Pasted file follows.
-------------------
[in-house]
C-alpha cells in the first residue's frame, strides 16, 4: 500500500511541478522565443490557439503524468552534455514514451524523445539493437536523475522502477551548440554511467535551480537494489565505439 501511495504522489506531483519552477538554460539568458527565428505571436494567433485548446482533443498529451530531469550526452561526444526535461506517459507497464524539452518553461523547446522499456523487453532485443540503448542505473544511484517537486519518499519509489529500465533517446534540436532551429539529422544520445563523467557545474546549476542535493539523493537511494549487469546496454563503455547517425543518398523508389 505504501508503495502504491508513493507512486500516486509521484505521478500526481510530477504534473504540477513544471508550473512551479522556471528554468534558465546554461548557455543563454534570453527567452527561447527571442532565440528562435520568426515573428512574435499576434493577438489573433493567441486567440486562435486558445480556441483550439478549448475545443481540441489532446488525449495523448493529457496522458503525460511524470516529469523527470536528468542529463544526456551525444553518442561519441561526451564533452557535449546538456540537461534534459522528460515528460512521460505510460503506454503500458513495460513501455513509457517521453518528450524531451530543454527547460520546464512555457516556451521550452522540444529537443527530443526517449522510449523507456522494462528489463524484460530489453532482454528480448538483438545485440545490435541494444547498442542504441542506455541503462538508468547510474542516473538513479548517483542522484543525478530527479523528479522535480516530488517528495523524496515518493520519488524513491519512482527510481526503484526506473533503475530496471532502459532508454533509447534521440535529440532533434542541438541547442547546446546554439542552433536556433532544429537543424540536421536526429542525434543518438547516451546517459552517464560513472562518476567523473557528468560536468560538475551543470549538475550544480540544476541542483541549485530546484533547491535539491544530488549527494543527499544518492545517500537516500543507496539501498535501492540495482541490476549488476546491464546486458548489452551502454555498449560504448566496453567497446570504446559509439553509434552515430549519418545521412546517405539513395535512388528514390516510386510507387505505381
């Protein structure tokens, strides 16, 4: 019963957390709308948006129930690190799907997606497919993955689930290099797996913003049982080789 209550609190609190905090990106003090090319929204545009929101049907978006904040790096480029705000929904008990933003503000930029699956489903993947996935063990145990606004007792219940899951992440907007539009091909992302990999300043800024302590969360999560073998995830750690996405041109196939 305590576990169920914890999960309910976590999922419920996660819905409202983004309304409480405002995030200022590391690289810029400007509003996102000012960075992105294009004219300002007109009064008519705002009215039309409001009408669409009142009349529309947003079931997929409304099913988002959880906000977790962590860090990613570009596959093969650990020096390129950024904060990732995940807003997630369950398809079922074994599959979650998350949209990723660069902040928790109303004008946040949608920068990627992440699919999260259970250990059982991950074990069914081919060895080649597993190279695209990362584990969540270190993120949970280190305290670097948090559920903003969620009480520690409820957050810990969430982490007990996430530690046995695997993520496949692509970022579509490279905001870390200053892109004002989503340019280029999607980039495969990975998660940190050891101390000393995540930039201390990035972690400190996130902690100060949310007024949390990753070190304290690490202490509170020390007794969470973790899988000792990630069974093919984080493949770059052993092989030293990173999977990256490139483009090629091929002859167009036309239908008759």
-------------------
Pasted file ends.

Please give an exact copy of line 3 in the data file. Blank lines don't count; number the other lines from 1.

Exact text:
């Protein structure tokens, strides 16, 4: 019963957390709308948006129930690190799907997606497919993955689930290099797996913003049982080789 209550609190609190905090990106003090090319929204545009929101049907978006904040790096480029705000929904008990933003503000930029699956489903993947996935063990145990606004007792219940899951992440907007539009091909992302990999300043800024302590969360999560073998995830750690996405041109196939 305590576990169920914890999960309910976590999922419920996660819905409202983004309304409480405002995030200022590391690289810029400007509003996102000012960075992105294009004219300002007109009064008519705002009215039309409001009408669409009142009349529309947003079931997929409304099913988002959880906000977790962590860090990613570009596959093969650990020096390129950024904060990732995940807003997630369950398809079922074994599959979650998350949209990723660069902040928790109303004008946040949608920068990627992440699919999260259970250990059982991950074990069914081919060895080649597993190279695209990362584990969540270190993120949970280190305290670097948090559920903003969620009480520690409820957050810990969430982490007990996430530690046995695997993520496949692509970022579509490279905001870390200053892109004002989503340019280029999607980039495969990975998660940190050891101390000393995540930039201390990035972690400190996130902690100060949310007024949390990753070190304290690490202490509170020390007794969470973790899988000792990630069974093919984080493949770059052993092989030293990173999977990256490139483009090629091929002859167009036309239908008759």